diversity in fashion: where are we now?
When Carrie Hammer sent a model with Down's Syndrome down the catwalk at NYFW, she sparked a resurgence in the long-standing debate about diversity in fashion. Was it a stunt or a radical celebration of what makes us unique? Charlotte Gush looks at the...
"Role Models Not Runway Models" is the maxim of Carrie Hammer, a virtually unknown designer of women's business wear, who made global headlines a few weeks ago when she cast actress Jamie Brewer, who has Down's Syndrome, to walk in her autumn/winter 15 show in New York. A year ago, she cast sexual psychologist and wheelchair user Dr Danielle Sheypuk to roll the runway. Both were industry firsts and the internet went crazy, with excited (ok, click bait-savvy) journalists declaring that a runway revolution had begun. But has it? The mainstream press went wild, but fashion magazines were unmoved; few even reported it. Compare this to the huge industry response to Rick Owens' casting of an American step team in his spring/summer 14 show: nearly all black women and all larger than "standard" model size, their stomping feet and snarling faces were featured on every fashion magazine's website and in several later print editions.
Of course, the difference is the clothes. Rick Owens is a well-respected and influential high fashion designer. Carrie Hammer isn't pushing the boundaries of fashion; she's designing for suits who don't want to look like sacks. But she's also trying to present her vision of the aspirational woman. None of the women on Hammer's runway were models, nor did they fit the "standard" model mould. Instead, they were selected for being at the top of their game, in science, business, charity and culture. Jamie Brewer is a prominent disability activist and an actress in American Horror Story, a wildly popular Fox series that Lady Gaga has just announced she will star in later this year. Brewer walked alongside entrepreneurs, CEOs, presidents and editors, many friends of the designer from her previous career in advertising. Hammer's customers are diverse "power women" and she presents the clothes on members of their ranks. It's marketing, of course, but it doesn't feel like a cynical stunt; it feels honest and sustainable.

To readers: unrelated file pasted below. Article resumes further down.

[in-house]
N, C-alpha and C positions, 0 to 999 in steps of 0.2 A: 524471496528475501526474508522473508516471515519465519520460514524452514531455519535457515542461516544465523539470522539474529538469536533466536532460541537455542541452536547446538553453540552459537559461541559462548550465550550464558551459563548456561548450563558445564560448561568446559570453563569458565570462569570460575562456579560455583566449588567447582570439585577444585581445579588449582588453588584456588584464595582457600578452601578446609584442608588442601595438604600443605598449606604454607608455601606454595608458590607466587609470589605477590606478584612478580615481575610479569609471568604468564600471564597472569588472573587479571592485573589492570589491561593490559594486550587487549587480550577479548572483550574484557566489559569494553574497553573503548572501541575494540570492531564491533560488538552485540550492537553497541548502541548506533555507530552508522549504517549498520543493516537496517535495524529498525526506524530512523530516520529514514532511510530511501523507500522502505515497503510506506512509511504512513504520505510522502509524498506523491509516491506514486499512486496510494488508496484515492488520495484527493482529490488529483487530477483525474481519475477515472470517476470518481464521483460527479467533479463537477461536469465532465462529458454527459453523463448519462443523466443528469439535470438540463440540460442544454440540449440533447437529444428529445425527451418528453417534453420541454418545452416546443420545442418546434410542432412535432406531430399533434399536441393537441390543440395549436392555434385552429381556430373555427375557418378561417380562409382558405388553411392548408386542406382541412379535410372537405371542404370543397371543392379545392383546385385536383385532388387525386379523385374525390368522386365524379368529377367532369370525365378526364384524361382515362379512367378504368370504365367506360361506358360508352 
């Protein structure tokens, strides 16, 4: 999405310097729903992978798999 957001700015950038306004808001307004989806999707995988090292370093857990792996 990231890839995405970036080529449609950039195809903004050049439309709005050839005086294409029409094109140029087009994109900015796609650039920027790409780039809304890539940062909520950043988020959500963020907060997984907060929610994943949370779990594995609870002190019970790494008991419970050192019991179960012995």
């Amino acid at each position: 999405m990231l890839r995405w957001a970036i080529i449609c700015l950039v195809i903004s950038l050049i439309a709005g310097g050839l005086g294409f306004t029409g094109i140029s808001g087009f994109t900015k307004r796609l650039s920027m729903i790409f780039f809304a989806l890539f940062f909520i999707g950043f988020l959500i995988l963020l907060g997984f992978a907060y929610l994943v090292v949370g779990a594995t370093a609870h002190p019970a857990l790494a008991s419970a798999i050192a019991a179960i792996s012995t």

It also makes business sense, as a study by fashion researcher Dr Ben Barry shows. The Cambridge academic surveyed thousands of women's responses to fashion advertising and found that their "purchase intentions" (how likely they are to buy the clothes) increased dramatically when the model's body more closely resembled their own. The stats are compelling, but high-fashion designers don't like to appear to be swayed by commerce; instead it is art that guides their singular vision.
Like Carrie Hammer, high-end designers also seek to present their vision of an aspirational woman. As the show notes will tell you, they are presenting a concept, a narrative, a world and the women in it; if they're good, a redefinition of femininity. What they are saying when they repeatedly cast only young, thin, white, able-bodied models is that women who do not fit this mould do not fit their vision of an aspirational woman, of contemporary femininity. As hugely influential tastemakers, that's a damaging message to send.